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Research Article

Factors affecting advertising in Indonesian adult and juvenile bluestreak cleaner wrasse (Labroides dimidiatus)

Samantha Horton

University of Chester, UK


30 Jun 2010


20 Feb 2011


15 Mar 2011






cooperative behaviour, habitat ecology, life stage, fish, bluestreak cleaner wrasse, labroides dimidiatus, advertising behaviour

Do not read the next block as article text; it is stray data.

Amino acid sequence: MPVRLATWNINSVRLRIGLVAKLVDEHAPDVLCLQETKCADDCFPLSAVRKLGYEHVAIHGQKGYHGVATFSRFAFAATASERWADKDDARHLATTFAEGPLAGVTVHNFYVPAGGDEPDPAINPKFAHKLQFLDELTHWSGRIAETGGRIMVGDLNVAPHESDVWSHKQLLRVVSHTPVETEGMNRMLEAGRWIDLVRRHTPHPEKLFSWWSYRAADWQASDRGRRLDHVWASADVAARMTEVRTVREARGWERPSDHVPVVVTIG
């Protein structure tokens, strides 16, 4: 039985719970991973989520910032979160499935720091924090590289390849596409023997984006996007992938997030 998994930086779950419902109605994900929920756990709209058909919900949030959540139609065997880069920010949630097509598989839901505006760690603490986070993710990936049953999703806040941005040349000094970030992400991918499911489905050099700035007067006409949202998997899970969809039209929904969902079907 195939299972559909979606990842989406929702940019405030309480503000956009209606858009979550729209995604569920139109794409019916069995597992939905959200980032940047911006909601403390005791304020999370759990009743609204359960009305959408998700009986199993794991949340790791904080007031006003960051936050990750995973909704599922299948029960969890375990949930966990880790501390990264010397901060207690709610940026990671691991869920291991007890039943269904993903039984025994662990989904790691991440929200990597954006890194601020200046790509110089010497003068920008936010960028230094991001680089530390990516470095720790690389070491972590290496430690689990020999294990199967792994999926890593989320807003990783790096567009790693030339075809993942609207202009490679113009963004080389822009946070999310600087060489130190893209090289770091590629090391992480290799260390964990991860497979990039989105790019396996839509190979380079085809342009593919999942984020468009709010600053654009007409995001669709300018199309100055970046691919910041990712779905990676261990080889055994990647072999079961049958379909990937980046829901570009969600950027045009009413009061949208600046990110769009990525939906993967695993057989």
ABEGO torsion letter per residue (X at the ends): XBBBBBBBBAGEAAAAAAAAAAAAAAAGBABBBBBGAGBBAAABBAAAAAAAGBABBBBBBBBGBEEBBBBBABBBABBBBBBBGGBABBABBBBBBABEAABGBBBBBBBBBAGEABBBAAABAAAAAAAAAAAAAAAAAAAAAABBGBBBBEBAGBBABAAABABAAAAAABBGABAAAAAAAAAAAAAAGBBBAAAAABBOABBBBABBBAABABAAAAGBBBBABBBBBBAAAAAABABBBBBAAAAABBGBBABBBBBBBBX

Inter-specific cooperative relationships are important in the behaviour of a variety of animals and often involve a mutually beneficial interaction. This study assessed the behavioural pattern known as ‘advertising’ in the bluestreak cleaner wrasse (Labroides dimidiatus) that remove ectoparasites from other species around Hoga Island, Indonesia. Advertising is the rocking dance that the cleaner performs, which may advertise their services to client fish. The ecological and behavioural factors influencing this behaviour have never been studied despite being of great importance in cleaning interactions. The factors assessed in the present study determined what effects time of day, location, reef position, life stage, client number, client size and interaction duration, had on advertising duration. The significant factors in determining advertising duration were that of life stage, where juveniles advertised significantly more than their adult counterparts (Mann–Whitney U-test: U = 7, p ≤ 0.01, N1 = 96, N2 = 96); and reef location (Mann–Whitney U-test: U = 2964.5, p ≤ 0.01, N1 = 96, N2 = 96) where cleaning stations on the reef crest exhibited less advertising than on the flat areas for both life stages. Juveniles are likely to advertise more due to the decreased client size and number seen at the juveniles’ stations, as well as the presence of mimics. Reef location is important as the reef crest allows more access to transient clients, hence a reduction in advertising duration. Life stage and location should be explored in future studies as significant factors in the behavioural ecology of cleaner–client interactions.

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